Washington Immigrant Network’s leadership team is committed to supporting our state employees impacted by this conflict. We stand in solidarity with all peaceful efforts to commit to providing a platform for dialogue among diverse groups about this crisis.
WIN will be hosting a Solidarity Gathering on Thursday, March 3rd from 12 pm-1 pm. You can download the calendar - Solidarity Gathering.ics
You can also visit our website for additional information here.
We’ve also included some resources from the Employee Assistance Program for your reference. You can also contact EAP at (877) 313-4455 for support.
Washington Immigrant Network Leadership Team
There is a new platform created for everyone to engage in honest dialogue to foster understanding about racial equity, justice, and belonging so we can co-create a state government system that works for everyone.
The Office of Equity is holding monthly conversations called “Real Talk”. This was created for state agency employees to lean in, be curious, and become open to exploring experiences different from their own. You can register HERE for the first conversation in this series.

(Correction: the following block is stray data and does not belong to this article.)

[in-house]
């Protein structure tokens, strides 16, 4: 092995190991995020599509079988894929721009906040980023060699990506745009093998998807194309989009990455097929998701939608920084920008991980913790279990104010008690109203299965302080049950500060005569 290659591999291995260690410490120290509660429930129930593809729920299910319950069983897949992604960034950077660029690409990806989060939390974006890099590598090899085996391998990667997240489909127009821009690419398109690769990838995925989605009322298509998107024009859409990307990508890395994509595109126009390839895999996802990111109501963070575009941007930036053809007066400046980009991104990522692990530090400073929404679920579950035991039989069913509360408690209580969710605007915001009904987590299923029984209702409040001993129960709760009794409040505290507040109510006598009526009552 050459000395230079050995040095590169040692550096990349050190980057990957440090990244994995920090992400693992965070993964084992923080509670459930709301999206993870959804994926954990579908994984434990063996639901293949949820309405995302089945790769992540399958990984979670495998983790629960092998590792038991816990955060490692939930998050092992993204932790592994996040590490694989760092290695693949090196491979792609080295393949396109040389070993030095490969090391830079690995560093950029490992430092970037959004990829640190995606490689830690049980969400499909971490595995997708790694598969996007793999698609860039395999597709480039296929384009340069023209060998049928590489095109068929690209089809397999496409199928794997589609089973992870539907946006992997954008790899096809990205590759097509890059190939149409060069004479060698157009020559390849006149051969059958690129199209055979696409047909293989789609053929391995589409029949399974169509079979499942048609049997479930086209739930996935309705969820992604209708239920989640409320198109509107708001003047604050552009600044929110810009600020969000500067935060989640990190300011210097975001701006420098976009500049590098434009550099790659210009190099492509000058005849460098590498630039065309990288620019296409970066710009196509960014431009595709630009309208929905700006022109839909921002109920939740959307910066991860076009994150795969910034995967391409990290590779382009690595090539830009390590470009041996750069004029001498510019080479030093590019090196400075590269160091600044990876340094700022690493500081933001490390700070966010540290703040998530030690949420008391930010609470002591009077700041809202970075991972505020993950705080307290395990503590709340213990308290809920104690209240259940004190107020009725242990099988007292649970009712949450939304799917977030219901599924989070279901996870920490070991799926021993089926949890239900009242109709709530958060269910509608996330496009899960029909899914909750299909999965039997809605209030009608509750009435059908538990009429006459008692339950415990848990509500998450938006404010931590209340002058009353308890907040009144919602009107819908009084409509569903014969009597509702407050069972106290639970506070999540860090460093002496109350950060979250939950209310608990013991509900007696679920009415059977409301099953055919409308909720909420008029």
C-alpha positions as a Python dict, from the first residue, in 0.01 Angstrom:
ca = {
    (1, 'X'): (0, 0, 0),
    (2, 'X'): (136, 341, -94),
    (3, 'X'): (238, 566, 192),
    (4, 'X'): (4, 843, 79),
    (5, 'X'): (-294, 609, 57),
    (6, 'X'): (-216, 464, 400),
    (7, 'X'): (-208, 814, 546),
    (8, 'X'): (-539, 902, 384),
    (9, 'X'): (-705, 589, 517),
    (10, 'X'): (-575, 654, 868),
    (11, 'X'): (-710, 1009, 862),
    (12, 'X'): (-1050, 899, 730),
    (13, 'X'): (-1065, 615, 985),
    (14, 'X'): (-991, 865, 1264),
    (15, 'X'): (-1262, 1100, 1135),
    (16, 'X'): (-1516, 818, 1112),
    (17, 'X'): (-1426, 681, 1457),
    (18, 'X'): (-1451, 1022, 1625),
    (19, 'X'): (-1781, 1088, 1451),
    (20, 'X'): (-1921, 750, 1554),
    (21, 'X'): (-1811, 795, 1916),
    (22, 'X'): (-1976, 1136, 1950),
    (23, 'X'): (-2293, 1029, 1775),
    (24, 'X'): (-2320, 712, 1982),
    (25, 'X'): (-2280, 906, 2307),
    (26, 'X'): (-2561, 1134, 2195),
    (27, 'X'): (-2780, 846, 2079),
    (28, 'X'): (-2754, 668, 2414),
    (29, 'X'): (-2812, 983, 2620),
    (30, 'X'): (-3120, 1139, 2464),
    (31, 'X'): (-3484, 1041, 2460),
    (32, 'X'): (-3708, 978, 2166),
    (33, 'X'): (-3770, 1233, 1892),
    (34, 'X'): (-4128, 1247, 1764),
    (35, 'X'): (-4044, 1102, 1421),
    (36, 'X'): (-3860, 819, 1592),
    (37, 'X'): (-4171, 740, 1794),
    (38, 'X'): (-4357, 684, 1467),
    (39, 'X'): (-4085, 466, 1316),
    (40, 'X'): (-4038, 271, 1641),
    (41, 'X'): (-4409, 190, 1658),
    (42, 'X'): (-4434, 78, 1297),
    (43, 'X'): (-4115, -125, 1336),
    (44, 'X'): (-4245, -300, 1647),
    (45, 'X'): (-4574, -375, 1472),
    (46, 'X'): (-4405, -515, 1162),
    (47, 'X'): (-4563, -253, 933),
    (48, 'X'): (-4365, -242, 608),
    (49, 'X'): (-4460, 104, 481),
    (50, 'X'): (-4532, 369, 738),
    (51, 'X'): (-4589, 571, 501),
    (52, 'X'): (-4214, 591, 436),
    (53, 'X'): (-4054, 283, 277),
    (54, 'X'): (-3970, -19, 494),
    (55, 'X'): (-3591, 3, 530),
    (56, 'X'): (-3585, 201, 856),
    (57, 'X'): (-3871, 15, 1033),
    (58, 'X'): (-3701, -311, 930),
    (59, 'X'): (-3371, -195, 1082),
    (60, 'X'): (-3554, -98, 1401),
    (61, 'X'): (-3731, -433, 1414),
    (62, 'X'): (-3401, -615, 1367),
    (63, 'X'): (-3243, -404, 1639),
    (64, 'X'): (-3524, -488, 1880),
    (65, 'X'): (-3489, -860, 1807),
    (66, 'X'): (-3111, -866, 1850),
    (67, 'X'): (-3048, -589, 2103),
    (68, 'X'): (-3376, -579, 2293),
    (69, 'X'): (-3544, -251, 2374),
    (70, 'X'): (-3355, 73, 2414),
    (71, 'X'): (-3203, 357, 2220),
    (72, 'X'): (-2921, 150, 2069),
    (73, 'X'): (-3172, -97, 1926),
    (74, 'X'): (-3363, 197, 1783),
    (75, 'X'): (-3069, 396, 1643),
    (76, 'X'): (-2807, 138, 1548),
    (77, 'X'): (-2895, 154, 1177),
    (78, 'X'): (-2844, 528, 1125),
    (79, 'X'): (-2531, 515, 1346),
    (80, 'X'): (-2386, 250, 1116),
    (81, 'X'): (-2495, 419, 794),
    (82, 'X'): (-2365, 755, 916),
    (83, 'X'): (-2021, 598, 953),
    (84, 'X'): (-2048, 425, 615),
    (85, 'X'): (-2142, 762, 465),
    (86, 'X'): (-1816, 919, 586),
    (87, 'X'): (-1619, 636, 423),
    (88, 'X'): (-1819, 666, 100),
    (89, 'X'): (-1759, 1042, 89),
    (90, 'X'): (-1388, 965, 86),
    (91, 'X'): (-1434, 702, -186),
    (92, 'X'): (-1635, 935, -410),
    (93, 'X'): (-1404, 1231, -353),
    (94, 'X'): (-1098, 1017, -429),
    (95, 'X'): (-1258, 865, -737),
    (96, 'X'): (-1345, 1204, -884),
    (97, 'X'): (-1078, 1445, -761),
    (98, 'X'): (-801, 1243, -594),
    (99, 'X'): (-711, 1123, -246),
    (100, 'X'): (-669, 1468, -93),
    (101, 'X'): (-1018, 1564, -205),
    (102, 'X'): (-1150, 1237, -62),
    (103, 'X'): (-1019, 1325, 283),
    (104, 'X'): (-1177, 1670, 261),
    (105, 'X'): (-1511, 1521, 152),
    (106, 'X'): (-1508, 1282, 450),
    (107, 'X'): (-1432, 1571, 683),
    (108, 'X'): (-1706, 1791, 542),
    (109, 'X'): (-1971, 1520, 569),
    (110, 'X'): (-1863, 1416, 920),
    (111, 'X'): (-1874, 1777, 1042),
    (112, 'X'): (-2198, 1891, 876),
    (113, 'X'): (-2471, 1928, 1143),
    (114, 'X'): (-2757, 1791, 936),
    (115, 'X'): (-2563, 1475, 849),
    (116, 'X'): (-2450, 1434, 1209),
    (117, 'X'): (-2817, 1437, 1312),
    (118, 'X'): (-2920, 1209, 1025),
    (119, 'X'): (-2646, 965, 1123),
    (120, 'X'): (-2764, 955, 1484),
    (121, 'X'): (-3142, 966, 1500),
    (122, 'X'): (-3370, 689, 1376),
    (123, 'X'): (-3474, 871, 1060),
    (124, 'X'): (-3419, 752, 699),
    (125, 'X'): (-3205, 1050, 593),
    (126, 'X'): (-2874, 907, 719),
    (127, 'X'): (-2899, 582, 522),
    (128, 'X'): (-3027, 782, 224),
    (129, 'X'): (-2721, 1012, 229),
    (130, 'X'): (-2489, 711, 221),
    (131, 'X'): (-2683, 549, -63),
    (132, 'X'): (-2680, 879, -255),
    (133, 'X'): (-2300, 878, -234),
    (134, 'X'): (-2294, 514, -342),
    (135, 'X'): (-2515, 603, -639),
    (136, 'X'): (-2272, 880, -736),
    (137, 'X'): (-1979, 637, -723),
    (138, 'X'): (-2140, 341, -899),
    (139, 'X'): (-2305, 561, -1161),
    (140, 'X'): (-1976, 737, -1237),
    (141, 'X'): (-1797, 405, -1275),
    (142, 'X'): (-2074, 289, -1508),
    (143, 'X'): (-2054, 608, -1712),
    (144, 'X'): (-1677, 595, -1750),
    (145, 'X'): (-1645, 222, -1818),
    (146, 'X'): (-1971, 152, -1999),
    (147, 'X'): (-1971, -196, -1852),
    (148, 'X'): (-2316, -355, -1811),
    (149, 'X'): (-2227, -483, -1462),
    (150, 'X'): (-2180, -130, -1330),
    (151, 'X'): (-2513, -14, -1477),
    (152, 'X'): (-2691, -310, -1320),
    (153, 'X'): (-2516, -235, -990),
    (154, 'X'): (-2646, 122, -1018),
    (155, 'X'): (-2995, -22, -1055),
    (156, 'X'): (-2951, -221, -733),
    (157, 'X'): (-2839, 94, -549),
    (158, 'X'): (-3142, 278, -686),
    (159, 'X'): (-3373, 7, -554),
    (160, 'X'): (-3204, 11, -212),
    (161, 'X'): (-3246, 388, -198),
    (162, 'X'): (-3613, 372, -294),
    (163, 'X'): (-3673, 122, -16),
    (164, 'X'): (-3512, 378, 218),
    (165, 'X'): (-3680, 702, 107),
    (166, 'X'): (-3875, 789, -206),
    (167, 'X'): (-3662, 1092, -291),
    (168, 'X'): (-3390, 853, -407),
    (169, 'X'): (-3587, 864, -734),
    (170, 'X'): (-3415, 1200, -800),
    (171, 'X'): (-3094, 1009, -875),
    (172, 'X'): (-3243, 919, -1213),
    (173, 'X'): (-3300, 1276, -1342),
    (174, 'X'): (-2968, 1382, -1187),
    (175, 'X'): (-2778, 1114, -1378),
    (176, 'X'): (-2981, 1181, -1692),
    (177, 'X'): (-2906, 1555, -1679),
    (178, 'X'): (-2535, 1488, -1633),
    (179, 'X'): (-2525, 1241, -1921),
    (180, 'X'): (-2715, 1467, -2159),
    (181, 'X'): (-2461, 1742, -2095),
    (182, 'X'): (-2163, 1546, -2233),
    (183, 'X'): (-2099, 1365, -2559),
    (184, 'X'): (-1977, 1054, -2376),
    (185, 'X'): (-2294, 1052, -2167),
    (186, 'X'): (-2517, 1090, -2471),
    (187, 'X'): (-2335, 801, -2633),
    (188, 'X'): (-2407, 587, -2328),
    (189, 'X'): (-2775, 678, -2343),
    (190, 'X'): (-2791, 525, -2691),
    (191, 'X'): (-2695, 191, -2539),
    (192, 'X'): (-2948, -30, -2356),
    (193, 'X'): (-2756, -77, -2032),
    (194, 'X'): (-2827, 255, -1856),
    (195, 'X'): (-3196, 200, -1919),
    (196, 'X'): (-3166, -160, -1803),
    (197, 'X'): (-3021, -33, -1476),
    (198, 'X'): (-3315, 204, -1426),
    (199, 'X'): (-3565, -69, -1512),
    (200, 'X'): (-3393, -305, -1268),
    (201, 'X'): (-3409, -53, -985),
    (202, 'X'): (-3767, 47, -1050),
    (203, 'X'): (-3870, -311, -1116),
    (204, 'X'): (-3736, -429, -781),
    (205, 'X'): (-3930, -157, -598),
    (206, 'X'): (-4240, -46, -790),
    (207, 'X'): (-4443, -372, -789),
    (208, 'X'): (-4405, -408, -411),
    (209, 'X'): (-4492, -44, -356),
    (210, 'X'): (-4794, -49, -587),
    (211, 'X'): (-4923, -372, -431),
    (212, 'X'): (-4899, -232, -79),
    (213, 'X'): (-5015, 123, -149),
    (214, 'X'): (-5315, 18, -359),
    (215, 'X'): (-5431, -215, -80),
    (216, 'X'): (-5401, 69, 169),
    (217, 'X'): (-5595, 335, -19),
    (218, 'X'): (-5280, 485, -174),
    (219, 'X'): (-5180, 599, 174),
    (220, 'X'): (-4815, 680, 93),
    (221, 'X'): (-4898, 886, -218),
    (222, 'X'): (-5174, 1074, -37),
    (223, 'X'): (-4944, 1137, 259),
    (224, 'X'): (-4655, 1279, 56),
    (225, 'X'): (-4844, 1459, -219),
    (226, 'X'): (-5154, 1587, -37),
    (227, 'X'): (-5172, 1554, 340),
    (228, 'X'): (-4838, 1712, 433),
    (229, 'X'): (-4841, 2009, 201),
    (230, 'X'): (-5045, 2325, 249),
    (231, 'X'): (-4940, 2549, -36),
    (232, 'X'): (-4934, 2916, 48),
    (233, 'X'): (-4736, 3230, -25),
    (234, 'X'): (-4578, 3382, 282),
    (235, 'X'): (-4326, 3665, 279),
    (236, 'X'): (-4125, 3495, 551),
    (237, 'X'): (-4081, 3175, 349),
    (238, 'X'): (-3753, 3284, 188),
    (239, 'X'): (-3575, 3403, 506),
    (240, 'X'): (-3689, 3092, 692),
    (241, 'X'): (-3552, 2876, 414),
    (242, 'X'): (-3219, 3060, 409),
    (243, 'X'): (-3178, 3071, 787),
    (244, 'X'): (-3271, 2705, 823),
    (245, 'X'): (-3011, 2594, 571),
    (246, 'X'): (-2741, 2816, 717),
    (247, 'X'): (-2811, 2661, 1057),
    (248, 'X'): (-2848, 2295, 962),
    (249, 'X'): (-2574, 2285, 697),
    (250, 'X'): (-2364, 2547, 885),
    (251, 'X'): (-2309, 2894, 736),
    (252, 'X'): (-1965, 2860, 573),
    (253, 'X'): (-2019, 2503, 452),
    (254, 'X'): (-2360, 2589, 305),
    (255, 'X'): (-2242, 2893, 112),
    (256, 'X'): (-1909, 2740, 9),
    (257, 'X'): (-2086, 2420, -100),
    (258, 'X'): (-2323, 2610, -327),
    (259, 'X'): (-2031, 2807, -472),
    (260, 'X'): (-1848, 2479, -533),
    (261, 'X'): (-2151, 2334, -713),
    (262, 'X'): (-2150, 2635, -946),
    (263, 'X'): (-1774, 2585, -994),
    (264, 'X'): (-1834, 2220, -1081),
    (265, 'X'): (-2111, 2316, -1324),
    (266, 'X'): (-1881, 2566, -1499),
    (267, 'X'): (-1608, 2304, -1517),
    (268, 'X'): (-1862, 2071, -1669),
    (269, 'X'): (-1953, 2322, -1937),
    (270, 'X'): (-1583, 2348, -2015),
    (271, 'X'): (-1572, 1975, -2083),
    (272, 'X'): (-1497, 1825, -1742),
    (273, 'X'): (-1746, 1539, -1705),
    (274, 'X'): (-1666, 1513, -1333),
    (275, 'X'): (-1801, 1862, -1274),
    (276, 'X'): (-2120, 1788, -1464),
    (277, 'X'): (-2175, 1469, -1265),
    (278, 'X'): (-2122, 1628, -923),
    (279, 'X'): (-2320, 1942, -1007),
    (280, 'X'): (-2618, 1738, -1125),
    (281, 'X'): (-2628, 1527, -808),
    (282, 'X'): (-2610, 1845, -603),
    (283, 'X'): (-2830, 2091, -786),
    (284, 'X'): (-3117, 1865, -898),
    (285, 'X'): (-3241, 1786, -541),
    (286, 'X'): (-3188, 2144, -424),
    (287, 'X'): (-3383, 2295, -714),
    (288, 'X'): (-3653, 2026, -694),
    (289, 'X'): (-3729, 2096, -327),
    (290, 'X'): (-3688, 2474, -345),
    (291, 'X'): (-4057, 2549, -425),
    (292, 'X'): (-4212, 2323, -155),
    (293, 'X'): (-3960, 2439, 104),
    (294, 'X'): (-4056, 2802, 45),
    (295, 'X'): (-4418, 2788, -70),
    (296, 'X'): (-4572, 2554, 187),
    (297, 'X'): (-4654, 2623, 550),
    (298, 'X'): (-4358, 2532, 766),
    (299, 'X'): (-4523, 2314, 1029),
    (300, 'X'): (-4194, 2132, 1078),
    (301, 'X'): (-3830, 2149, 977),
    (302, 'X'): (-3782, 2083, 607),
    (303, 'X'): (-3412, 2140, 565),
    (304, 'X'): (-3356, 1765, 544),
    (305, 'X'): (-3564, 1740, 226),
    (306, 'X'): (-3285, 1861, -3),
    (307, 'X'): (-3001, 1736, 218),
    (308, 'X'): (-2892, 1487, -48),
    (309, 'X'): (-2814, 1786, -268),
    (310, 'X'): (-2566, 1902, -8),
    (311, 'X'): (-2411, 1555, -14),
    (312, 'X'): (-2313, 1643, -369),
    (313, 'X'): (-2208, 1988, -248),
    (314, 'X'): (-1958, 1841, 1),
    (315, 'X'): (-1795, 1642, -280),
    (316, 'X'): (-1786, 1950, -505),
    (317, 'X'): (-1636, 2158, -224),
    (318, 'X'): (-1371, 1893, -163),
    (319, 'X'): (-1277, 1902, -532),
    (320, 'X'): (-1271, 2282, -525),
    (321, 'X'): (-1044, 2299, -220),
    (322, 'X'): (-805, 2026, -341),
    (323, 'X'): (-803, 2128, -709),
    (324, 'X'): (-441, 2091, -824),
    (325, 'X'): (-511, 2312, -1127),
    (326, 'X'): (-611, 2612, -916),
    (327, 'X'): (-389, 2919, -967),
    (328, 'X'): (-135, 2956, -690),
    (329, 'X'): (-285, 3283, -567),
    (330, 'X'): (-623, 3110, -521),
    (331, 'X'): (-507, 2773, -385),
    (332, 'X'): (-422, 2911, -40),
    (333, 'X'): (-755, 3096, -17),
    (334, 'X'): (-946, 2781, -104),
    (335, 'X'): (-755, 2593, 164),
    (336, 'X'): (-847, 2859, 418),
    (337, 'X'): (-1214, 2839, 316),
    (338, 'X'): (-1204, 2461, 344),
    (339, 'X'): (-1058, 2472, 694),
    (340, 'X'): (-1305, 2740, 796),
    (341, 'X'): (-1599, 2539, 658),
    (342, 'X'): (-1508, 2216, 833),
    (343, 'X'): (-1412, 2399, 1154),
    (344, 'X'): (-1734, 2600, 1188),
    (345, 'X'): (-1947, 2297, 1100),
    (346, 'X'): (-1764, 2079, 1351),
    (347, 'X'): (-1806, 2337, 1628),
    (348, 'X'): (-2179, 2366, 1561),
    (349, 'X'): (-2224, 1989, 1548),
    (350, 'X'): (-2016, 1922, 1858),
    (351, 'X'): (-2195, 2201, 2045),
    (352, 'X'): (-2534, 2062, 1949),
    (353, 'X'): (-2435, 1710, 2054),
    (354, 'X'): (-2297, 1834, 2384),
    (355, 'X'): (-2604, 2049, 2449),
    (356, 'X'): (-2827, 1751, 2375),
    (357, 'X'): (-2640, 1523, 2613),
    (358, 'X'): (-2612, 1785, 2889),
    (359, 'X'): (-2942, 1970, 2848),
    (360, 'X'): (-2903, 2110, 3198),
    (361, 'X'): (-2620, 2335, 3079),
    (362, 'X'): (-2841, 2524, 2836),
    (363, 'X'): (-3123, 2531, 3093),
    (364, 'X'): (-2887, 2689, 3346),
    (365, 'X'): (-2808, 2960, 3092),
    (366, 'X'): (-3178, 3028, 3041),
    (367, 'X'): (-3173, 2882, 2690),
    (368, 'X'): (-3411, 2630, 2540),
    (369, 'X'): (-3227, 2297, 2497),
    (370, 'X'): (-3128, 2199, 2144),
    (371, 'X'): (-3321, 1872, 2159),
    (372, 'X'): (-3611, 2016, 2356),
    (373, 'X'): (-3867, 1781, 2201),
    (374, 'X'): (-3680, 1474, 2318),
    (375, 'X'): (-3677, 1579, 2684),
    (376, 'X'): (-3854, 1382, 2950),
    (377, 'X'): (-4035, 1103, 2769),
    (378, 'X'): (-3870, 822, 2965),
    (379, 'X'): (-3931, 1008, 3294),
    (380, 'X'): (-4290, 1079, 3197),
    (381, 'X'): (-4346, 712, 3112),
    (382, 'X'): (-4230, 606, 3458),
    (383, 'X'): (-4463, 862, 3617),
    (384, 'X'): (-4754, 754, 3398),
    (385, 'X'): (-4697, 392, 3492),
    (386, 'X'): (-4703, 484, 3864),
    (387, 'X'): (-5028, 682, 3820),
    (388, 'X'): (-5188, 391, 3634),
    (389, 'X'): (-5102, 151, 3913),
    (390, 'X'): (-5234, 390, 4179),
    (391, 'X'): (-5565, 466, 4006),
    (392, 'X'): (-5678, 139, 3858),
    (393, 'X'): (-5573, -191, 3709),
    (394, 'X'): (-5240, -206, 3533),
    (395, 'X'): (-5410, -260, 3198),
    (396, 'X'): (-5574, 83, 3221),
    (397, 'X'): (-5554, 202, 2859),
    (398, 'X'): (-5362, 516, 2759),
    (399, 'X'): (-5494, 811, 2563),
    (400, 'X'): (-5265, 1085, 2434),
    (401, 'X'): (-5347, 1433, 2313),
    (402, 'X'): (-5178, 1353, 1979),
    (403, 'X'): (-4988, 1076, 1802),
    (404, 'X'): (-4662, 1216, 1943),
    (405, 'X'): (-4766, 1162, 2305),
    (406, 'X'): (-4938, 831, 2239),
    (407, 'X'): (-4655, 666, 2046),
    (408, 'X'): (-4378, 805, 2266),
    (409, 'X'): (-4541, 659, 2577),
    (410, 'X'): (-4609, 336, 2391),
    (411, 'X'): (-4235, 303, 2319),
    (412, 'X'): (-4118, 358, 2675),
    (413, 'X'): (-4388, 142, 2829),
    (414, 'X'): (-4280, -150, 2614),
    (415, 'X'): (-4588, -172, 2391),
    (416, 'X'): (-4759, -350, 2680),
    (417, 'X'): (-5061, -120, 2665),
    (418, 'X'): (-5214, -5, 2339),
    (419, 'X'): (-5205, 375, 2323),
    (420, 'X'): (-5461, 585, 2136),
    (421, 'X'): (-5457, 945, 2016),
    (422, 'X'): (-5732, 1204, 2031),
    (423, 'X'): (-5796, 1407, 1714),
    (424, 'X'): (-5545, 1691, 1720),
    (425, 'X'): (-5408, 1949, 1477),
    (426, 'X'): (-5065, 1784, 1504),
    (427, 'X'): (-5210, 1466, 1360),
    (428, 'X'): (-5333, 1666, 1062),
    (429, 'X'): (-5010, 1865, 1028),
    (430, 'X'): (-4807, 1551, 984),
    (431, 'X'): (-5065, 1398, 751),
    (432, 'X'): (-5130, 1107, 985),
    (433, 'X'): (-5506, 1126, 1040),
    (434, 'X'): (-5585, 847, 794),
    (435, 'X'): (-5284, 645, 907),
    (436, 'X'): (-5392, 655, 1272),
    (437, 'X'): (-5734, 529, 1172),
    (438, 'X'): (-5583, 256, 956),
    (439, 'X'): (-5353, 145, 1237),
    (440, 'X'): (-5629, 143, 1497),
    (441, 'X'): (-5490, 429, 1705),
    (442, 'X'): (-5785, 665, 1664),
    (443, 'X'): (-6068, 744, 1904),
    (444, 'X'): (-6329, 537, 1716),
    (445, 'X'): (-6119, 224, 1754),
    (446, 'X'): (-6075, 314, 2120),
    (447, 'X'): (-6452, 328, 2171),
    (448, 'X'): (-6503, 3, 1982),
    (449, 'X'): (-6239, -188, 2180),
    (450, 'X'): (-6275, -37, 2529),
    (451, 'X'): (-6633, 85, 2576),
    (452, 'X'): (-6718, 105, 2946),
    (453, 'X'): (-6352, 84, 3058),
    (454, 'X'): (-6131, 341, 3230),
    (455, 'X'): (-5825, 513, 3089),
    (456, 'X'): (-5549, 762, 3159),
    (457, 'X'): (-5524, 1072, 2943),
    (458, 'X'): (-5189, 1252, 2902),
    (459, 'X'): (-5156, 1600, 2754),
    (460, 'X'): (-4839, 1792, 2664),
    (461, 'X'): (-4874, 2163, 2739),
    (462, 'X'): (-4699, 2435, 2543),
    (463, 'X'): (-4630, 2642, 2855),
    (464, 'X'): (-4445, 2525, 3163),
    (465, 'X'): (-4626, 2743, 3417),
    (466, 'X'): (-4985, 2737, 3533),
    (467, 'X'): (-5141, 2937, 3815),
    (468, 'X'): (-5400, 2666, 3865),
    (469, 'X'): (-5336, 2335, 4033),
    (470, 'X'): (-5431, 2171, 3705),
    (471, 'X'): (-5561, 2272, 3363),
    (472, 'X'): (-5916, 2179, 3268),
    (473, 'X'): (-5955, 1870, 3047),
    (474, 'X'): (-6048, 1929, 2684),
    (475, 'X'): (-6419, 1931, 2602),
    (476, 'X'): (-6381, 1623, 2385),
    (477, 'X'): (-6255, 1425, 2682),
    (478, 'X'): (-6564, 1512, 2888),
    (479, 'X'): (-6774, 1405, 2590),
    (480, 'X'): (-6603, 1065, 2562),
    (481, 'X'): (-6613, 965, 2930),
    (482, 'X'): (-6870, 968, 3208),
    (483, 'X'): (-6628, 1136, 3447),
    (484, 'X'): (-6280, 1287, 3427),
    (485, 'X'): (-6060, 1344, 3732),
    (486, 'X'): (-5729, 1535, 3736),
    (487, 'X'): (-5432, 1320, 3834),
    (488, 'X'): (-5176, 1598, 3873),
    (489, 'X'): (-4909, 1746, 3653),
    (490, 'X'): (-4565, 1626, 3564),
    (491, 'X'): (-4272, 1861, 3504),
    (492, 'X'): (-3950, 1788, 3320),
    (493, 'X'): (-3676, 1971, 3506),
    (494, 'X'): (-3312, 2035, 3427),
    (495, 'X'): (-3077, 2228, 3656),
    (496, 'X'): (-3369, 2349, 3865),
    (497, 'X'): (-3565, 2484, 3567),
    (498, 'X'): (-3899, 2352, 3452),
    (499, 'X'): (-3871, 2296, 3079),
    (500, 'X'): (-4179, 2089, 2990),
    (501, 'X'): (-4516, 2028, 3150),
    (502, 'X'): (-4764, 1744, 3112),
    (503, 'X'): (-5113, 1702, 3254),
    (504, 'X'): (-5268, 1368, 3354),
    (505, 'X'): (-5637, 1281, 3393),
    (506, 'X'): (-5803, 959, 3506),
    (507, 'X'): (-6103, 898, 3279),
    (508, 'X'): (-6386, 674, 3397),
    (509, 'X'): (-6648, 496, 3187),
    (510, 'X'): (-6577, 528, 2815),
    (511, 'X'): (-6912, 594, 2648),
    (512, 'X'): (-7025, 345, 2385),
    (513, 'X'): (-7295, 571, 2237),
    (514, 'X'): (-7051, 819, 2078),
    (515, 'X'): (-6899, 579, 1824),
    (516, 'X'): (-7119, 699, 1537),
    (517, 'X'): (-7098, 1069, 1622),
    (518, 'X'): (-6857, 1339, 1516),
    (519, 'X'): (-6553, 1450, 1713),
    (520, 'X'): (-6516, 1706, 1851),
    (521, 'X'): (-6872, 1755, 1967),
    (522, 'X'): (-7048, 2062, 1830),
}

Seriously, like, this is AMAZING! Check it out as a webpage. The pdf is simply too cool, you need to see this!
The RAIN employee business resource group will be hosting a special guest speaker to celebrate Black History Month. Register here.
Dr. Marcus Anthony Hunter is the Scott Waugh endowed chair in the Division of the Social Sciences and Professor of Sociology and African American Studies at UCLA, coined the term #BlackLivesMatter, and author of four books. His research, activism and commentary have been featured in various journals, social media platforms, and news media. Join us as we have a conversation with Dr. Hunter as he discusses the quest for systemic racial equality in America.
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Register for the 2nd annual Black Girl Freedom Week**, February 14-20, 2022. Black Girl Freedom Week 2022 Registration (google.com)
This week of celebration and action is hosted by the #1Billion4BlackGirls campaign, and Black Girl Freedom Fund (BGFF), an initiative of Grantmakers for Girls* of Color (G4GC). Black Girl Freedom Week uplifts what is possible when we invest abundantly in the dreams, power and leadership of Black girls, femmes and gender-expansive youth, and work together to co-create a future where they are safe, free, and thriving.